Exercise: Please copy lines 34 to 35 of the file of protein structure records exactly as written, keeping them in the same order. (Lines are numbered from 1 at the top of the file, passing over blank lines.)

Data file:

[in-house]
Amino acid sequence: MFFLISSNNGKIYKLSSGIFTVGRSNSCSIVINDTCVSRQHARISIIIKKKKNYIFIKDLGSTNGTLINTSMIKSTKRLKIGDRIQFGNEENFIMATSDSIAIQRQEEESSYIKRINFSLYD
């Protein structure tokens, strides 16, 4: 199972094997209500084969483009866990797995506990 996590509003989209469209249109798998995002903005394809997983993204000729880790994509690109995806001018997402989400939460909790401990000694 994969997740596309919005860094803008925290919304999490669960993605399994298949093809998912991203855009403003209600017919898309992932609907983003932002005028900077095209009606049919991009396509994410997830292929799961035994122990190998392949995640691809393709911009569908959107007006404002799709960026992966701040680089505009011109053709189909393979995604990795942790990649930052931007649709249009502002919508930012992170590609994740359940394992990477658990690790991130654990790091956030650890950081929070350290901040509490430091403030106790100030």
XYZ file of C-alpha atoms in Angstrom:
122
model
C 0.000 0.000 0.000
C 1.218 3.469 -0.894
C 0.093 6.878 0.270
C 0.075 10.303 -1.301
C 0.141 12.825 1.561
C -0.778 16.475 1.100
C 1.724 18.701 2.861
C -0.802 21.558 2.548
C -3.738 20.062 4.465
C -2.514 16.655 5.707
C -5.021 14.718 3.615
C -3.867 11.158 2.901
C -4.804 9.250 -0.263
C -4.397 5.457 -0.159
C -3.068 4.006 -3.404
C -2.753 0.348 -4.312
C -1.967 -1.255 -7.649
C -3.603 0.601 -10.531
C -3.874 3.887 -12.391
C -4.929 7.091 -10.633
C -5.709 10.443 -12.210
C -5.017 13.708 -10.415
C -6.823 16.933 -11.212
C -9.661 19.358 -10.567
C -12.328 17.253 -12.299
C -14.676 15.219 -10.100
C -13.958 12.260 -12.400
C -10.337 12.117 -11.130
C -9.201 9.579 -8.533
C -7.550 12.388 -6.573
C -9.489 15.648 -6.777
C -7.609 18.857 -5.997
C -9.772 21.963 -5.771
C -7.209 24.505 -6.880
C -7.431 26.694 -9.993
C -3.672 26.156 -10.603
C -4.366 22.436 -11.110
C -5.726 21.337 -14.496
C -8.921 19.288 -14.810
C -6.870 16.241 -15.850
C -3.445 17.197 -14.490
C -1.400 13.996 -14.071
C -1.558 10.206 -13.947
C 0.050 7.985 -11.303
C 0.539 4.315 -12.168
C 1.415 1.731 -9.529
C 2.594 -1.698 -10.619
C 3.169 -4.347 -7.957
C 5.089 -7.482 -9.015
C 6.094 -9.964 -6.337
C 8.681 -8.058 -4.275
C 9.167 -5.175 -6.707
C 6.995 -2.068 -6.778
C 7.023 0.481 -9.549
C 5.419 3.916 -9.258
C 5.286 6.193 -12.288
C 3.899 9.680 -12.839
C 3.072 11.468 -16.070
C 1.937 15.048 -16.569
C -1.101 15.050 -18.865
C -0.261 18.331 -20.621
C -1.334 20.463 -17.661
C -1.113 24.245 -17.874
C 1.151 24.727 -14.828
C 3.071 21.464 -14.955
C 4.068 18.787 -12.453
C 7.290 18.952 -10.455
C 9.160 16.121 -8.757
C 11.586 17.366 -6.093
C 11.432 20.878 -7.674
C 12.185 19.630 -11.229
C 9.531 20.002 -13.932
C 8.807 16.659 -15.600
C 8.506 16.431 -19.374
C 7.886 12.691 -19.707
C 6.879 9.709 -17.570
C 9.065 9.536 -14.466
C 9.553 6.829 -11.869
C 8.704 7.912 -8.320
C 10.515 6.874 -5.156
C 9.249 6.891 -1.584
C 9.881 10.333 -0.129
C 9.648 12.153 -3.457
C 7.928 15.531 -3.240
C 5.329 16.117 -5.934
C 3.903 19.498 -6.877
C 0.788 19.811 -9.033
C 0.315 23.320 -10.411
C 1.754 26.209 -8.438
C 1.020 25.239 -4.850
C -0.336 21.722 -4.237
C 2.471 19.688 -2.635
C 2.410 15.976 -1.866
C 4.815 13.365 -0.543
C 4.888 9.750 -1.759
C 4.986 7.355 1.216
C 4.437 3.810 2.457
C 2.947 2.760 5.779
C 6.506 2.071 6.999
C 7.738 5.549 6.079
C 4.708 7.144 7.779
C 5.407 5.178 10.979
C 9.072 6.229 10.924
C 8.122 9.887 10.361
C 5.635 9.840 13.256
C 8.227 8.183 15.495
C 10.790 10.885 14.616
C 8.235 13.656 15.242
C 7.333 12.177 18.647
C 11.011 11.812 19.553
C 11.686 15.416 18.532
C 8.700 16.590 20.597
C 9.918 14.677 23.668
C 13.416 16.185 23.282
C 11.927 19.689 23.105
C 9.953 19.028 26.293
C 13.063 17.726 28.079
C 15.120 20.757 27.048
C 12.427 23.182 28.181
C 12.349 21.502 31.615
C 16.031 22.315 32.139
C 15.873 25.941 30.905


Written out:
C -10.337 12.117 -11.130
C -9.201 9.579 -8.533